|Subject: Howard urges Timor commitment
30 January 2002
TRANSCRIPT OF THE PRIME MINISTER THE HON JOHN HOWARD MP ADDRESS TO THE UNITED NATIONS SECURITY COUNCIL, NEW YORK
Thank you Mr President.
May I first extend my congratulations to you on the assumption of the Presidency of the Council. Might I also acknowledge Madam Deputy Secretary General, Louise Frechette and also very particularly Jose Ramos Horta with whom my Government and the people of Australia have had a significant association over the past few years.
This, I understand, is the first time for some years that an Australian Prime Minister has addressed the Security Council and I think it’s appropriate that the address takes place in the context of a debate on the future of East Timor. Australia was a founding member of the United Nations and in fact provided the first President of the Security Council and we continue to very strongly support the relevant role of the Security Council in the modern world.
Its contribution to the emphatic response of the world to the outrageous terrorist attacks in this city last year is current evidence of that relevance as indeed is illustrated again by the debate today on Afghanistan.
Australia has been a strong supporter of the world’s response to that, to those terrorist attacks and we were one of the very first nations to send military forces to assist the United Nations, United States’ efforts within Afghanistan.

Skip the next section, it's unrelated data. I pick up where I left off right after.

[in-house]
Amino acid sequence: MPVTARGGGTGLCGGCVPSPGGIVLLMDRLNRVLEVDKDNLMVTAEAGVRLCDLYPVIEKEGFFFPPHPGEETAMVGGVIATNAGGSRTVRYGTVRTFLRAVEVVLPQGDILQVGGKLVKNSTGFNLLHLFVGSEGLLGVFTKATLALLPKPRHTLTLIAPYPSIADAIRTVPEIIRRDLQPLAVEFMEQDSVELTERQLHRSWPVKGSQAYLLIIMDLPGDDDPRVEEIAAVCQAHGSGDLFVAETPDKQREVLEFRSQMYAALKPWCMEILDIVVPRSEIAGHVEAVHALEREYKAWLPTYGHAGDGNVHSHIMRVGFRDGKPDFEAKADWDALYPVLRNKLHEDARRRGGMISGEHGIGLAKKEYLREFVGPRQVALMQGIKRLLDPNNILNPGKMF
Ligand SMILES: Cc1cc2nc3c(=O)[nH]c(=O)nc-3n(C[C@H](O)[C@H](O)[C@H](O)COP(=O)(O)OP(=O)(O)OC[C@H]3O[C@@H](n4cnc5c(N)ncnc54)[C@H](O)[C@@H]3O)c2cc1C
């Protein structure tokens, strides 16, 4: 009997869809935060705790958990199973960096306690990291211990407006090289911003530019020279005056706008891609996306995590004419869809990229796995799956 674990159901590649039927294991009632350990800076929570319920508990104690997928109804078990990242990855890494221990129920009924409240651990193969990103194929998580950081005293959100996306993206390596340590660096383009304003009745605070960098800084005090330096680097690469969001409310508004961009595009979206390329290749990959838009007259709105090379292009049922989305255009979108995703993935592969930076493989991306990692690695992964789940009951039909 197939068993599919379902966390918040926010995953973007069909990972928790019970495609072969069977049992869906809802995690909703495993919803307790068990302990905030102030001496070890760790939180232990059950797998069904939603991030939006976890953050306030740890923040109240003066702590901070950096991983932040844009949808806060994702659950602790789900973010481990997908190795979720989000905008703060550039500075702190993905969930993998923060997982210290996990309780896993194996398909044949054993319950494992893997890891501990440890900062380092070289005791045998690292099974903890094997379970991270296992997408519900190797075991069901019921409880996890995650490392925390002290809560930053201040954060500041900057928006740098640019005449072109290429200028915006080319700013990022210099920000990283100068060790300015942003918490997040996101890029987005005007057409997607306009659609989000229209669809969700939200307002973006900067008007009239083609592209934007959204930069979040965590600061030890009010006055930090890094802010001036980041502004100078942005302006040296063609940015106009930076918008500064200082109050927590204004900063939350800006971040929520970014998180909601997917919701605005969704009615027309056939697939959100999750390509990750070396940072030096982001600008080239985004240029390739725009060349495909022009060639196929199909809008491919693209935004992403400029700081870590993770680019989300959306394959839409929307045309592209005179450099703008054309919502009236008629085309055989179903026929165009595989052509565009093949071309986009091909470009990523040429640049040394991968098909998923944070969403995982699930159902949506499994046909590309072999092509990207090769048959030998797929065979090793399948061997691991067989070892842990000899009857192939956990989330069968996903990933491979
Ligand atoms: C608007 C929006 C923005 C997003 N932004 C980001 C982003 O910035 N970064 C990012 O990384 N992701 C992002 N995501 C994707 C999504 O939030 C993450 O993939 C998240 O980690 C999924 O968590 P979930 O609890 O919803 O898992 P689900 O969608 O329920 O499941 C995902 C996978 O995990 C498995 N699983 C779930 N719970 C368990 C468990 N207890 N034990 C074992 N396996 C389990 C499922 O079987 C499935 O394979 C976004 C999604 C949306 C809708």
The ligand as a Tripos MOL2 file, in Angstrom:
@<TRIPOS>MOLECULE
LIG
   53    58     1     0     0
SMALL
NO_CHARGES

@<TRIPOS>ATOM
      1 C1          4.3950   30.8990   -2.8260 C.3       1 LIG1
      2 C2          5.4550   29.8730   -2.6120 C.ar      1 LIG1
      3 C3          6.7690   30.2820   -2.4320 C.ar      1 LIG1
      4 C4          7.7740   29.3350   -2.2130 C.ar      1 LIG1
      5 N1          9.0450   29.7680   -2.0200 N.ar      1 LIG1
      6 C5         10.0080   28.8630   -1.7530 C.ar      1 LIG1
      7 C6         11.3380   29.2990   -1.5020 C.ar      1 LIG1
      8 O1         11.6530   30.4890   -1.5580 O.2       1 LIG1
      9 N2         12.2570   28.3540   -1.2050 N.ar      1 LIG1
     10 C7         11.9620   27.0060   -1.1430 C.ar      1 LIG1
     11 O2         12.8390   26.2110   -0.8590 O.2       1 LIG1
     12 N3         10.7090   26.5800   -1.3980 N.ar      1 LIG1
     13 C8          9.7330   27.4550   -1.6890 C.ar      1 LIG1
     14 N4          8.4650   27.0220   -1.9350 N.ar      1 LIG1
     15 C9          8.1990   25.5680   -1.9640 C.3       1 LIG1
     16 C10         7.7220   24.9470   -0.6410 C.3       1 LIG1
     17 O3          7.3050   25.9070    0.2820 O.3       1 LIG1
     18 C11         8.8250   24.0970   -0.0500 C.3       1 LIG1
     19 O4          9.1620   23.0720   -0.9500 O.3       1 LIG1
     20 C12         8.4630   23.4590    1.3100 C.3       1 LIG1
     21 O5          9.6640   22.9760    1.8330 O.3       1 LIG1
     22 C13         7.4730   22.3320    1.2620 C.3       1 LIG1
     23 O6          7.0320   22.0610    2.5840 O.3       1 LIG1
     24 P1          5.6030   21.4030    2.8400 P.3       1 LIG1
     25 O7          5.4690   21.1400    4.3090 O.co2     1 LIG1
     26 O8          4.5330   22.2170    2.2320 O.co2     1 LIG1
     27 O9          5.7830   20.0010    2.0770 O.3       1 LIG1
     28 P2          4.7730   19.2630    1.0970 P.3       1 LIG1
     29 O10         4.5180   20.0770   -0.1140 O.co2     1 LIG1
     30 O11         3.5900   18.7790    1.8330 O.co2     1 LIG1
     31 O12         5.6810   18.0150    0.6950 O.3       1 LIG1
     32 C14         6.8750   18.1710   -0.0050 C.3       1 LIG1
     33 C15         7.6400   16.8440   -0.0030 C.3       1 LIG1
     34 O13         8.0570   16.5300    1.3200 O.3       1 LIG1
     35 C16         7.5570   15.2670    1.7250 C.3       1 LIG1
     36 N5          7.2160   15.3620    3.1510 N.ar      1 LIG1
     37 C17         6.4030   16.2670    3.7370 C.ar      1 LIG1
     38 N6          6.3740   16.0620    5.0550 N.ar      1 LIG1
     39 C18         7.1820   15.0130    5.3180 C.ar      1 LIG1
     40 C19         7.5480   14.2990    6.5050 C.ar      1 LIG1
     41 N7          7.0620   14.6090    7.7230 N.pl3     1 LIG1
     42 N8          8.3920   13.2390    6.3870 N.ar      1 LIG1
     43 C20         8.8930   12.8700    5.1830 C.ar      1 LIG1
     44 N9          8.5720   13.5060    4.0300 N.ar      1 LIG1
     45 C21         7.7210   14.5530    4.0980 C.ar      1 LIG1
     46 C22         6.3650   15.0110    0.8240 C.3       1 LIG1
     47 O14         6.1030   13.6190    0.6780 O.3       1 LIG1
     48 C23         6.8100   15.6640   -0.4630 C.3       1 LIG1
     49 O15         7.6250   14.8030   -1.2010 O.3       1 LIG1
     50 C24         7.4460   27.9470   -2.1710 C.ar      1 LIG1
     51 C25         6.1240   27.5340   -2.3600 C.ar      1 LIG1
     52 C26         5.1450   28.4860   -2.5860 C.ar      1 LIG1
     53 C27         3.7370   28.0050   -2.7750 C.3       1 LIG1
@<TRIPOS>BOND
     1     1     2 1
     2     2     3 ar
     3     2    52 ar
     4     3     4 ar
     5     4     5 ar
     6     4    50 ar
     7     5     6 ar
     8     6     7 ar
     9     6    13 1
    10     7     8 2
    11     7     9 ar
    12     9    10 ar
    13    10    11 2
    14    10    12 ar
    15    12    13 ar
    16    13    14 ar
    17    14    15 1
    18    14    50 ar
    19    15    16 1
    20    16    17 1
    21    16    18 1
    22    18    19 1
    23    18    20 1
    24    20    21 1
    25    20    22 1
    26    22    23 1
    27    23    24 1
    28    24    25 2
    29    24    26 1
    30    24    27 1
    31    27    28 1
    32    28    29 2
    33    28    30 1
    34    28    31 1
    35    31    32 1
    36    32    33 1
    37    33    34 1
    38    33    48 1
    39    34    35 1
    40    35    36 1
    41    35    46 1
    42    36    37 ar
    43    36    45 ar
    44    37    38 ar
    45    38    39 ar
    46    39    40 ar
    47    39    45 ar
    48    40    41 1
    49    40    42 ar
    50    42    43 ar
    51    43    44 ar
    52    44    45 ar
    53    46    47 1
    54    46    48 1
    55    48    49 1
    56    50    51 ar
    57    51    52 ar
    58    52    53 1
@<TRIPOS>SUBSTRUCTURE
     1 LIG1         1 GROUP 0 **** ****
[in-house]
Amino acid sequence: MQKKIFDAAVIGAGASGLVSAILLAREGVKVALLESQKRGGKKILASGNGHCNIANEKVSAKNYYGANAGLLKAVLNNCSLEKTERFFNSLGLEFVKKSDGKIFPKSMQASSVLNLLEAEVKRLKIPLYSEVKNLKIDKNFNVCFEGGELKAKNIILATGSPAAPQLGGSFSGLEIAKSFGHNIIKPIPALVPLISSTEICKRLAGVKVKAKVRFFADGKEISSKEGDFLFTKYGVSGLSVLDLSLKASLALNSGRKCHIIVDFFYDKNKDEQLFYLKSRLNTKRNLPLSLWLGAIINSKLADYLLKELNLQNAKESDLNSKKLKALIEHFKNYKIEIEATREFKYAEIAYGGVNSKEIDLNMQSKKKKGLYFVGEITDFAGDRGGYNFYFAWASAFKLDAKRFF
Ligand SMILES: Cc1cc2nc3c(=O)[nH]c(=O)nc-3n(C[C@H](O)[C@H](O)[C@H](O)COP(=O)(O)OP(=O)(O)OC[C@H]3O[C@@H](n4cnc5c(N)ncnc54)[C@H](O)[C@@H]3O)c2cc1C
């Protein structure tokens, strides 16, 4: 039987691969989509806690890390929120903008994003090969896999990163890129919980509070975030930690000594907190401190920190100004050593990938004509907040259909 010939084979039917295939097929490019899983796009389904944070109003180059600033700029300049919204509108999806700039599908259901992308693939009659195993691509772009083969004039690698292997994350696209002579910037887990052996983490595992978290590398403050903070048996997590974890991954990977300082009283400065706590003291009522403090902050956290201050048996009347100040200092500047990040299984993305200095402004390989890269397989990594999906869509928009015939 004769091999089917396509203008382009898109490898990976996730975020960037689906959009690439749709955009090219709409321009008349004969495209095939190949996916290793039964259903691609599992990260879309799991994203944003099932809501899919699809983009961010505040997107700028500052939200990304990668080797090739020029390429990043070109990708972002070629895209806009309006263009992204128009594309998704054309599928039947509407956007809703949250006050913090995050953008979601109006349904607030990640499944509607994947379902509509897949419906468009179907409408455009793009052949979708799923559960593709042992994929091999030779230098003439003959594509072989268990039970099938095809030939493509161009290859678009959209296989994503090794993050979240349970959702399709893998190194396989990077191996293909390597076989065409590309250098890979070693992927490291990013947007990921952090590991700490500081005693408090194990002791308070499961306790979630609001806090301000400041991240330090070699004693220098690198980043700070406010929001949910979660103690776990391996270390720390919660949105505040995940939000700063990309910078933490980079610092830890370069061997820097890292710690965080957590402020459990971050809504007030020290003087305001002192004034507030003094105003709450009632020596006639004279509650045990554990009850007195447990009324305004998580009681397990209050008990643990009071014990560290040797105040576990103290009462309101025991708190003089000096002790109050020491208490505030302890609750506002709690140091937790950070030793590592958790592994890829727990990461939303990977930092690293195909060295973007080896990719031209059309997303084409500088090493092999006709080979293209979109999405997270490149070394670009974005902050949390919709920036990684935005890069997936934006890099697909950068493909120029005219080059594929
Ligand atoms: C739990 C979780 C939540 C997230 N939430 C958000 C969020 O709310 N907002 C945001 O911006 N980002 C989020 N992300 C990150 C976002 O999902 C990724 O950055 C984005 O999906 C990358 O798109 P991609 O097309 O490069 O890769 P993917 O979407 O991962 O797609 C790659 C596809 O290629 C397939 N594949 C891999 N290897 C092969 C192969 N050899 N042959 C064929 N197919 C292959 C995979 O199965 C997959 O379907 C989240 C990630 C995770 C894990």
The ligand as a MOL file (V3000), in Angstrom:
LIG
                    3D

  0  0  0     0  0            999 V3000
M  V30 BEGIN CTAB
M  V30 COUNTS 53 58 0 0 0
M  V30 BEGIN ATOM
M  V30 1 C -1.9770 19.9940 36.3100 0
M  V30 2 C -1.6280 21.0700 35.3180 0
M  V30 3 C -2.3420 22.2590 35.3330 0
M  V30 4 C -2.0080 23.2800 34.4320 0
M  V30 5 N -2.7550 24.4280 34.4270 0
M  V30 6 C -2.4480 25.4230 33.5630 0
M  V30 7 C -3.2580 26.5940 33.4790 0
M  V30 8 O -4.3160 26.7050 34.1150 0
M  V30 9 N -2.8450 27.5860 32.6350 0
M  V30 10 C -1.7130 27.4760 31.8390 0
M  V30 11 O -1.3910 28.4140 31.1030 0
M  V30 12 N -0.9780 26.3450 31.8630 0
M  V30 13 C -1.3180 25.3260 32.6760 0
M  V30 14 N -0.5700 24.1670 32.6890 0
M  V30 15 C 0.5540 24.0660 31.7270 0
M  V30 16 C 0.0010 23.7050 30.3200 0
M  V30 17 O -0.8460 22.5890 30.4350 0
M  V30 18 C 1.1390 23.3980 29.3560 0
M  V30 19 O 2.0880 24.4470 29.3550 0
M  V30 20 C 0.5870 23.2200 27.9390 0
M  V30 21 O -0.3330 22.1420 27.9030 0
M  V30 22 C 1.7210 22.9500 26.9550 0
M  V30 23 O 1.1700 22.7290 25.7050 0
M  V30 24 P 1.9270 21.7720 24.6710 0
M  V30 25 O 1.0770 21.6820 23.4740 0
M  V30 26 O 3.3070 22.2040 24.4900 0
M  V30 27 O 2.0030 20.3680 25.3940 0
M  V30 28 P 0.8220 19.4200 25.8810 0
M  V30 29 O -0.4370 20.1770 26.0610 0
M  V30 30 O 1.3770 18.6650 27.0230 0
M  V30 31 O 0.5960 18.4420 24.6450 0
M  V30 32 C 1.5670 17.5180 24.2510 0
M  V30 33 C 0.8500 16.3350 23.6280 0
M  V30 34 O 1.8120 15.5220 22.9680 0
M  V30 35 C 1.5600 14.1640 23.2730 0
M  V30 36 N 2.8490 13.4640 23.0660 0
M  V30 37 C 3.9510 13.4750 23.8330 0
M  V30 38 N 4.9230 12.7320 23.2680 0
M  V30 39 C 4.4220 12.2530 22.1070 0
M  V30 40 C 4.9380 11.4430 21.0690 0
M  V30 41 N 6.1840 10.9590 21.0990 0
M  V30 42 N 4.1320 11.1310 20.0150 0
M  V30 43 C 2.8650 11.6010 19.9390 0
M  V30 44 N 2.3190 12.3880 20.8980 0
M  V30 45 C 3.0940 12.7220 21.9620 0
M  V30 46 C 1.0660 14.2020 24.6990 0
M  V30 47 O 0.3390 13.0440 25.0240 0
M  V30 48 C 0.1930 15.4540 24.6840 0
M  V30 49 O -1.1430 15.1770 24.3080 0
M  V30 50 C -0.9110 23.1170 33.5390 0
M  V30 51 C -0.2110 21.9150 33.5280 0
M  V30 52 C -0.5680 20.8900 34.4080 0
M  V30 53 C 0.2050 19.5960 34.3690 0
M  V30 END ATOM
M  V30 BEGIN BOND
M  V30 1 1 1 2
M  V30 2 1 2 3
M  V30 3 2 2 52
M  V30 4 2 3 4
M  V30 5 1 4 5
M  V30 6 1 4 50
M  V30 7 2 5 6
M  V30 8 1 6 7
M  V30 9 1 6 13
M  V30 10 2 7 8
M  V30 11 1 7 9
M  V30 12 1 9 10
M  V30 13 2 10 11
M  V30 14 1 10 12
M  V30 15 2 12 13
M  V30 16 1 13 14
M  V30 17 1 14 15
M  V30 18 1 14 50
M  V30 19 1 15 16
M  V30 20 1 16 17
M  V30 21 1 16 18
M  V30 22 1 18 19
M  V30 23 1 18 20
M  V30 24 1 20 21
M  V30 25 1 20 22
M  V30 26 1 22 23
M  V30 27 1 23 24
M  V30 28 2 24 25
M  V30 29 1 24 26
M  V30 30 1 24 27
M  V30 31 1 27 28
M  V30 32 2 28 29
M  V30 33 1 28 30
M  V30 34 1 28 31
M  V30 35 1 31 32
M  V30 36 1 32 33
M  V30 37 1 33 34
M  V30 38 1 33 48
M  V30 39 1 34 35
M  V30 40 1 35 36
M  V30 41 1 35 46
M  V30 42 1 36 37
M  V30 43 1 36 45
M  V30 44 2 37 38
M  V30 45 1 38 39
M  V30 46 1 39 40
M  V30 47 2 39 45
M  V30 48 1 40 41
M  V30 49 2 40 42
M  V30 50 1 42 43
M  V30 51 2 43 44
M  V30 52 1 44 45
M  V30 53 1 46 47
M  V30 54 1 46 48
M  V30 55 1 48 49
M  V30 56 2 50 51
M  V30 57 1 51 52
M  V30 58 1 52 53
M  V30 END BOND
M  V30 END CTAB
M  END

We strongly support the work done in the United Nations to ensure there is a broad international front against terrorism and it’s critical that this international co-operation be one of action as well as words and this is what Australia will look to from the United, from the Council in implementing its resolutions.
I want to thank Sergio Vieira de Mello for his report in the name of the Secretary General in relation to the renewal of the mandate for East Timor until independence. I take this opportunity of recording Australia’s admiration for his stewardship over the last two and a half years. It has been an example of United Nations work in difficult circumstances at its very best. I also join others in saying how much we look forward to East Timor assuming her independence in a hundred and ten days time. I shall be delighted myself to represent Australia at the Independence celebrations on the 18th to the 20th of May.